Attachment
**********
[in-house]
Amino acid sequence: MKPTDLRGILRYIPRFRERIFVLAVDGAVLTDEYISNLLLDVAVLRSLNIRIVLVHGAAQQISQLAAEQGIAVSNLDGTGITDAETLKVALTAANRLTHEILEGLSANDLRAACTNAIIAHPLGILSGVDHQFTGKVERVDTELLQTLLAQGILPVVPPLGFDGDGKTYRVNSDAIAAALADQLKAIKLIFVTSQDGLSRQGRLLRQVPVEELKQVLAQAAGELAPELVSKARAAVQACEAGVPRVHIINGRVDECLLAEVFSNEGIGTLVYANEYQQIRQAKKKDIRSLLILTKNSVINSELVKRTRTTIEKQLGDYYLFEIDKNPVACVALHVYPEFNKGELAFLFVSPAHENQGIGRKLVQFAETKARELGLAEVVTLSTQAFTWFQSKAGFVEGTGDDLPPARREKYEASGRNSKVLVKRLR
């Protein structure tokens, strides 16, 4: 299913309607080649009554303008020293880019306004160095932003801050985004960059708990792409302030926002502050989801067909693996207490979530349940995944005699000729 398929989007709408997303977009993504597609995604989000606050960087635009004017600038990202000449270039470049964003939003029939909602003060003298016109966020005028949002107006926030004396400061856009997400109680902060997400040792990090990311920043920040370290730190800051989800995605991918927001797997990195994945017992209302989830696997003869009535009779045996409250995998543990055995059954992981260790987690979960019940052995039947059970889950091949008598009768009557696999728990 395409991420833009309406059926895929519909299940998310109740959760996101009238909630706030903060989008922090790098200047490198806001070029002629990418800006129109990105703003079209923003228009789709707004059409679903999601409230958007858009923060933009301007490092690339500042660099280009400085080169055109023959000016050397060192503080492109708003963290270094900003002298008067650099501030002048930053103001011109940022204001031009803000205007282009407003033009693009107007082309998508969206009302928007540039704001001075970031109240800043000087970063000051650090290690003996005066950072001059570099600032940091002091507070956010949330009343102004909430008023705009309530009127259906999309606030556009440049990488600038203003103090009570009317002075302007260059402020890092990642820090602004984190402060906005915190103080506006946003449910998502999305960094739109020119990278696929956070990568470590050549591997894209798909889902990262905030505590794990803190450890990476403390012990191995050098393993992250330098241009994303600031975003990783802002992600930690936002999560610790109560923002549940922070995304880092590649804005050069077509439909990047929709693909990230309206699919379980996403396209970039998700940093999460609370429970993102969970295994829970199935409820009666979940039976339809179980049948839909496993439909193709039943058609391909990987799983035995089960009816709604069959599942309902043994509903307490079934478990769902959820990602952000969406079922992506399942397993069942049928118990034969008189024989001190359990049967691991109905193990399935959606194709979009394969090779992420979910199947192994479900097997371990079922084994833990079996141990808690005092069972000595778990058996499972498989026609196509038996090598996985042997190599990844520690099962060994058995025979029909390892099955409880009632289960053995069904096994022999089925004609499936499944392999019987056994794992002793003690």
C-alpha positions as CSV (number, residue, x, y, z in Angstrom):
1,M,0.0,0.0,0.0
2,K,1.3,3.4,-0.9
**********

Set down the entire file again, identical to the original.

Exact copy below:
[in-house]
Amino acid sequence: MKPTDLRGILRYIPRFRERIFVLAVDGAVLTDEYISNLLLDVAVLRSLNIRIVLVHGAAQQISQLAAEQGIAVSNLDGTGITDAETLKVALTAANRLTHEILEGLSANDLRAACTNAIIAHPLGILSGVDHQFTGKVERVDTELLQTLLAQGILPVVPPLGFDGDGKTYRVNSDAIAAALADQLKAIKLIFVTSQDGLSRQGRLLRQVPVEELKQVLAQAAGELAPELVSKARAAVQACEAGVPRVHIINGRVDECLLAEVFSNEGIGTLVYANEYQQIRQAKKKDIRSLLILTKNSVINSELVKRTRTTIEKQLGDYYLFEIDKNPVACVALHVYPEFNKGELAFLFVSPAHENQGIGRKLVQFAETKARELGLAEVVTLSTQAFTWFQSKAGFVEGTGDDLPPARREKYEASGRNSKVLVKRLR
């Protein structure tokens, strides 16, 4: 299913309607080649009554303008020293880019306004160095932003801050985004960059708990792409302030926002502050989801067909693996207490979530349940995944005699000729 398929989007709408997303977009993504597609995604989000606050960087635009004017600038990202000449270039470049964003939003029939909602003060003298016109966020005028949002107006926030004396400061856009997400109680902060997400040792990090990311920043920040370290730190800051989800995605991918927001797997990195994945017992209302989830696997003869009535009779045996409250995998543990055995059954992981260790987690979960019940052995039947059970889950091949008598009768009557696999728990 395409991420833009309406059926895929519909299940998310109740959760996101009238909630706030903060989008922090790098200047490198806001070029002629990418800006129109990105703003079209923003228009789709707004059409679903999601409230958007858009923060933009301007490092690339500042660099280009400085080169055109023959000016050397060192503080492109708003963290270094900003002298008067650099501030002048930053103001011109940022204001031009803000205007282009407003033009693009107007082309998508969206009302928007540039704001001075970031109240800043000087970063000051650090290690003996005066950072001059570099600032940091002091507070956010949330009343102004909430008023705009309530009127259906999309606030556009440049990488600038203003103090009570009317002075302007260059402020890092990642820090602004984190402060906005915190103080506006946003449910998502999305960094739109020119990278696929956070990568470590050549591997894209798909889902990262905030505590794990803190450890990476403390012990191995050098393993992250330098241009994303600031975003990783802002992600930690936002999560610790109560923002549940922070995304880092590649804005050069077509439909990047929709693909990230309206699919379980996403396209970039998700940093999460609370429970993102969970295994829970199935409820009666979940039976339809179980049948839909496993439909193709039943058609391909990987799983035995089960009816709604069959599942309902043994509903307490079934478990769902959820990602952000969406079922992506399942397993069942049928118990034969008189024989001190359990049967691991109905193990399935959606194709979009394969090779992420979910199947192994479900097997371990079922084994833990079996141990808690005092069972000595778990058996499972498989026609196509038996090598996985042997190599990844520690099962060994058995025979029909390892099955409880009632289960053995069904096994022999089925004609499936499944392999019987056994794992002793003690």
C-alpha positions as CSV (number, residue, x, y, z in Angstrom):
1,M,0.0,0.0,0.0
2,K,1.3,3.4,-0.9